To check the “large house” claim, I took my phone and went for a walk outside. I was surprised to learn I could refresh my Twitter timeline from half a block away. It wasn’t a fast connection at that distance, but it was impressive that it worked at all.
I consistently saw the maximum Internet speed I’m paying my ISP for — 30Mbps, up and down. Streaming HD video isn’t a problem, to say the least, and gaming is free of lag and other slowdowns. Downloads were fast, and my networked backups consistently uploaded to a local drive at speeds of around 70Mbps.
To see the speed of network file transfers, I fired up LAN Speed Test on my MacBook Pro and attempted to write a test file to an SSD over the network. The 2.4GHz connection gave a write speed of 8.34Mbps and a read speed of 110.2Mpbs. The 5GHz connection was much faster: a write speed of 14.43Mbps and a read speed of 267.98Mbps.
An interface for gurus
First-time configuration is straight-forward. You can connect to the router using an Ethernet cable, or consult the sticker for a unique SSID and passcode to connect wirelessly.
Once you’re connected, you can configure the router by heading to routerlogin.net on your browser. The interface isn’t pretty, and compared to the simplified UI of the Google OnHub router is downright cryptic, but if you know your way around a router, you should be able to configure anything here without a lot of difficulty.
The USB ports can connect to printers and share them over the network, or serve up any attached drive as a network drive or media server. Setting this up is going to take some experimentation in the settings, but works well once it’s all set up.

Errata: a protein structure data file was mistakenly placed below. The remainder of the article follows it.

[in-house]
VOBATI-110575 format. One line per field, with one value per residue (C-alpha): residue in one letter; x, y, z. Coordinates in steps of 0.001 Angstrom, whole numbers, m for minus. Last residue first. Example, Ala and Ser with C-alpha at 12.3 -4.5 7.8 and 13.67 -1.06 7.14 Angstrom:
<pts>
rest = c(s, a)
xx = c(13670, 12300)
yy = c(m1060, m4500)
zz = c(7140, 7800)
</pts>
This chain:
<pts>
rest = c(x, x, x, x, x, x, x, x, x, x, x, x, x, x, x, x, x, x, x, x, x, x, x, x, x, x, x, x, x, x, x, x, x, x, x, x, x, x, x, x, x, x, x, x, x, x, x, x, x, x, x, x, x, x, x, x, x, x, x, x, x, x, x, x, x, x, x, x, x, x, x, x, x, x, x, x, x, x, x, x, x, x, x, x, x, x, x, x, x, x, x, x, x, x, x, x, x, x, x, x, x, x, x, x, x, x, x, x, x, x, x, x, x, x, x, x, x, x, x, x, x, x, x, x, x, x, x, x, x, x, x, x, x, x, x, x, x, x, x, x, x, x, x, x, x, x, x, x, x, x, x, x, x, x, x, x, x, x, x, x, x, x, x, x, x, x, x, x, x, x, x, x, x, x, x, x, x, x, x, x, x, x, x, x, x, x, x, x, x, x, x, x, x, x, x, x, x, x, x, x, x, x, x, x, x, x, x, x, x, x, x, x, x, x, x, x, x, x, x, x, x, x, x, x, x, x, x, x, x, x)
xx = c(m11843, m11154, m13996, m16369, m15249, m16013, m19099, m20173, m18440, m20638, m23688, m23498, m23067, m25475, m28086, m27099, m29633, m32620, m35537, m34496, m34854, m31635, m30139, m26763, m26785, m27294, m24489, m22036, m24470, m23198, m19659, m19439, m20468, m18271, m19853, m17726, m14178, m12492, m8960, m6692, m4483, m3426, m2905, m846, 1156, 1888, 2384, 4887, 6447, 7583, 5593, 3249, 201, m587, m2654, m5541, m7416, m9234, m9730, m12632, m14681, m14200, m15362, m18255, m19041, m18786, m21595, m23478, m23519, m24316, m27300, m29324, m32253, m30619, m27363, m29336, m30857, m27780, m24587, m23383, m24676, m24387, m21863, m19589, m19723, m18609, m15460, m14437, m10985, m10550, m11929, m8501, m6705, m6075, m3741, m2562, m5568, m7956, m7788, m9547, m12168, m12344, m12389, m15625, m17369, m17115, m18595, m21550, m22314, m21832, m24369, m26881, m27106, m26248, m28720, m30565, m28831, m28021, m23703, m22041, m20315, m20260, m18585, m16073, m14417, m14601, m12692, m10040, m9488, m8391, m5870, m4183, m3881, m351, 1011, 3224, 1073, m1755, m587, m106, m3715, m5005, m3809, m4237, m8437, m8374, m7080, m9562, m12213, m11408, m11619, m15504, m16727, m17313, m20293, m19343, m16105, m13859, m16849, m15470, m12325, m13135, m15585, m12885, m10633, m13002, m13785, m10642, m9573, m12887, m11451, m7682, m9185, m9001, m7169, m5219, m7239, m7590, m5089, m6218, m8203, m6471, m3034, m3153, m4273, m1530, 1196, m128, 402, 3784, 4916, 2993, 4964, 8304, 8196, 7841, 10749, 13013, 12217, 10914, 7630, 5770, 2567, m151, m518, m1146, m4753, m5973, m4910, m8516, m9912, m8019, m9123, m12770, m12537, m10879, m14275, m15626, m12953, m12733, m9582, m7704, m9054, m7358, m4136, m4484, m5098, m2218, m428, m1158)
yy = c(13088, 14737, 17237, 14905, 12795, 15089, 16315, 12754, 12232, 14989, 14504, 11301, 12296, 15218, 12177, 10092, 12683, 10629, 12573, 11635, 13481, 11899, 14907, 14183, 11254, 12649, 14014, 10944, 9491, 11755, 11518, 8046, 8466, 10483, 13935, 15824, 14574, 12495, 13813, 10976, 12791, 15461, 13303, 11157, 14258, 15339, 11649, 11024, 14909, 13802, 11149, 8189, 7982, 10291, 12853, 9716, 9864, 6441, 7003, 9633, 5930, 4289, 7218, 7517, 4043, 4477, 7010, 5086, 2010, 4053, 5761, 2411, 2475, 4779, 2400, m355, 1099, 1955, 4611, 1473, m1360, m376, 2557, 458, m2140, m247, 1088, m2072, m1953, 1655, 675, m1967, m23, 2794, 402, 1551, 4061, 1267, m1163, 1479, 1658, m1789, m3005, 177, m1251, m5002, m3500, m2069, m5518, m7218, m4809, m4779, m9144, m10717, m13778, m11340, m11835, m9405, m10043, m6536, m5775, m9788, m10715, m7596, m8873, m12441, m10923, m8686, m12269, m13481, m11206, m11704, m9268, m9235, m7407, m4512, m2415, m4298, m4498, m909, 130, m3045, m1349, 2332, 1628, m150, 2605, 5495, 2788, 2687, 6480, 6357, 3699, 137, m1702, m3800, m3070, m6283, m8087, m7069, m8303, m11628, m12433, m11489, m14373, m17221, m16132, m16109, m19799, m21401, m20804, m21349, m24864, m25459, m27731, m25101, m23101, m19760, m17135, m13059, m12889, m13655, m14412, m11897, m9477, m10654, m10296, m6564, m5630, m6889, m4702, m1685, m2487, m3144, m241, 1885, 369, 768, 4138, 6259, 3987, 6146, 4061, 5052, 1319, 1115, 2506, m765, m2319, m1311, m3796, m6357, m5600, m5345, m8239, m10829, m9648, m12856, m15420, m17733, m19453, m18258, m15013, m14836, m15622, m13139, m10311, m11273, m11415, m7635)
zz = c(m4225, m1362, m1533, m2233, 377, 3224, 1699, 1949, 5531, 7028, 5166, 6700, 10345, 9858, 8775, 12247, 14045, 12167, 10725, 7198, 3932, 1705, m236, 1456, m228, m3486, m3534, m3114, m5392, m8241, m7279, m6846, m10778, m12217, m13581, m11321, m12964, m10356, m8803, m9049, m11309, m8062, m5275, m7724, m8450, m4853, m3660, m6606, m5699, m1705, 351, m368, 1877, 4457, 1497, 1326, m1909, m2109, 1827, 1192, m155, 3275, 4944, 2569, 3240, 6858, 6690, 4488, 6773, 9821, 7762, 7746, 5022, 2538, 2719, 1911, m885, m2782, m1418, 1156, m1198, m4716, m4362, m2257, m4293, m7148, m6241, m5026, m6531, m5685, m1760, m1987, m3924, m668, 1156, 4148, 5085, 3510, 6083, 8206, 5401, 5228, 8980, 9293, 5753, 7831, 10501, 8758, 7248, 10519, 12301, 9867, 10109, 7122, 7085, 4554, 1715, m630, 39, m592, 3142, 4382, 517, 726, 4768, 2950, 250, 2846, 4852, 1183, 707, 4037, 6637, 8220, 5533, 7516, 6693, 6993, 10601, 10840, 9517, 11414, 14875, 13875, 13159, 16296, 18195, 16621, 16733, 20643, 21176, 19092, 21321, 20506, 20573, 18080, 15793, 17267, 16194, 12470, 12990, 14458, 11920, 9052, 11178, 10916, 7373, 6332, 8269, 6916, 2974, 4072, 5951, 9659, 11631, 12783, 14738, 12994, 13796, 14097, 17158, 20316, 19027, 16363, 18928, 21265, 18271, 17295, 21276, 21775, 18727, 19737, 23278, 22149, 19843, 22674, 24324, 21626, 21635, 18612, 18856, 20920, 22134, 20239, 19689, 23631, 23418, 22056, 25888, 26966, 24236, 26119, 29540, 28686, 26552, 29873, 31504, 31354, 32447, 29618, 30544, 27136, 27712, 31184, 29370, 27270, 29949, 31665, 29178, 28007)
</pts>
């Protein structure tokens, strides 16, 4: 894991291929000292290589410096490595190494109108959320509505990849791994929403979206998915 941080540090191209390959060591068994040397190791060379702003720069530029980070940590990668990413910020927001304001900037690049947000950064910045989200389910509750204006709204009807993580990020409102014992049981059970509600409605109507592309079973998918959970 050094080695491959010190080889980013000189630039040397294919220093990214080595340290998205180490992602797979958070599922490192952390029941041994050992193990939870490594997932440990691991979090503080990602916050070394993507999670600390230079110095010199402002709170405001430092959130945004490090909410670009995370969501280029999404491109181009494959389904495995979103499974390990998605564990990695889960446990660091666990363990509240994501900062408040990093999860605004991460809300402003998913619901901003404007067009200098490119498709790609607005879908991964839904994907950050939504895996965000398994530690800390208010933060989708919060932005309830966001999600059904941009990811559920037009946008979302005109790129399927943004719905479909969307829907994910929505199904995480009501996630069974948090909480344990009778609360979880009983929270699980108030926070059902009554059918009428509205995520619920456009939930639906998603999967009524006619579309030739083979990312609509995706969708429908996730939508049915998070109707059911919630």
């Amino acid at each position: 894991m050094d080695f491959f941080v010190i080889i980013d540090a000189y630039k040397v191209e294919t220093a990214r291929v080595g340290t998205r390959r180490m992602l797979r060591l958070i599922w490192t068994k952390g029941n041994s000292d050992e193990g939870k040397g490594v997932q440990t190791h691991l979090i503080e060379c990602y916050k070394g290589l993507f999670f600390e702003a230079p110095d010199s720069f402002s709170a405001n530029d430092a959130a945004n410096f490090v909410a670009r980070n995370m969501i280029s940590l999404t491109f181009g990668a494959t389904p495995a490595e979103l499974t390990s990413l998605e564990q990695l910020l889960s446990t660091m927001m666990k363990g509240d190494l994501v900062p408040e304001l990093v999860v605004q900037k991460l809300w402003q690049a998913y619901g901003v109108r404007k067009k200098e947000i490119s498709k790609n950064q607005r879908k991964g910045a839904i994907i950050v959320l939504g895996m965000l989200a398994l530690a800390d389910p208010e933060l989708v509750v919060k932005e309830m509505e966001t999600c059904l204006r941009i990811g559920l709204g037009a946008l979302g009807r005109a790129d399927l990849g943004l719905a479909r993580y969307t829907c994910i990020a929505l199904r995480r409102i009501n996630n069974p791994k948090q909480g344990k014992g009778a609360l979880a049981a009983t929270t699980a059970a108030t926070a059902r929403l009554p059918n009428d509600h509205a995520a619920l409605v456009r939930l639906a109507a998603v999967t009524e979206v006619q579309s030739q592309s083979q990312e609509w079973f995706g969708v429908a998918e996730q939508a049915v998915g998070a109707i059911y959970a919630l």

If you’d prefer not to use a web interface, there are mobile apps available for Android and iOS, as well as desktop clients for Mac and PC. This is necessary to access some settings, including Parental Control.
Netgear provides a one year warranty for the Nighthawk X4S. While that’s standard for most electronic devices, it does seem like a router at this pricepoint could be covered longer than that.
A solid option, but shop around before deciding
The X4S isn’t the top-of-the line Netgear Nighthawk router, but it does offer more bandwidth than most people need at a lower price point than the overpowered Nighthawk X8.
Still, there are arguably better deals out there among high end routers. The Linksys EA7500 and Google’s OnHub routers both offer speeds of 1.9Gbps for $200, still plenty of bandwidth for most users. And both feature backend interfaces a great deal easier to handle than Netgear’s.
Neither match the power of the X4S, and neither can match the connectivity options provided by two USB 3.0 ports. For this reason we think the Netgear Nighthawk X4S will appeal to power users who want a gobs bandwidth and tons of attached storage.
If you’re going to spend a lot on a router, make sure you do your homework first, and select one with the features and ease-of-use your desire. A router like the X4S can prove exceedingly capable, but it’ll be too much for users who want a set-it-and-forget-it router.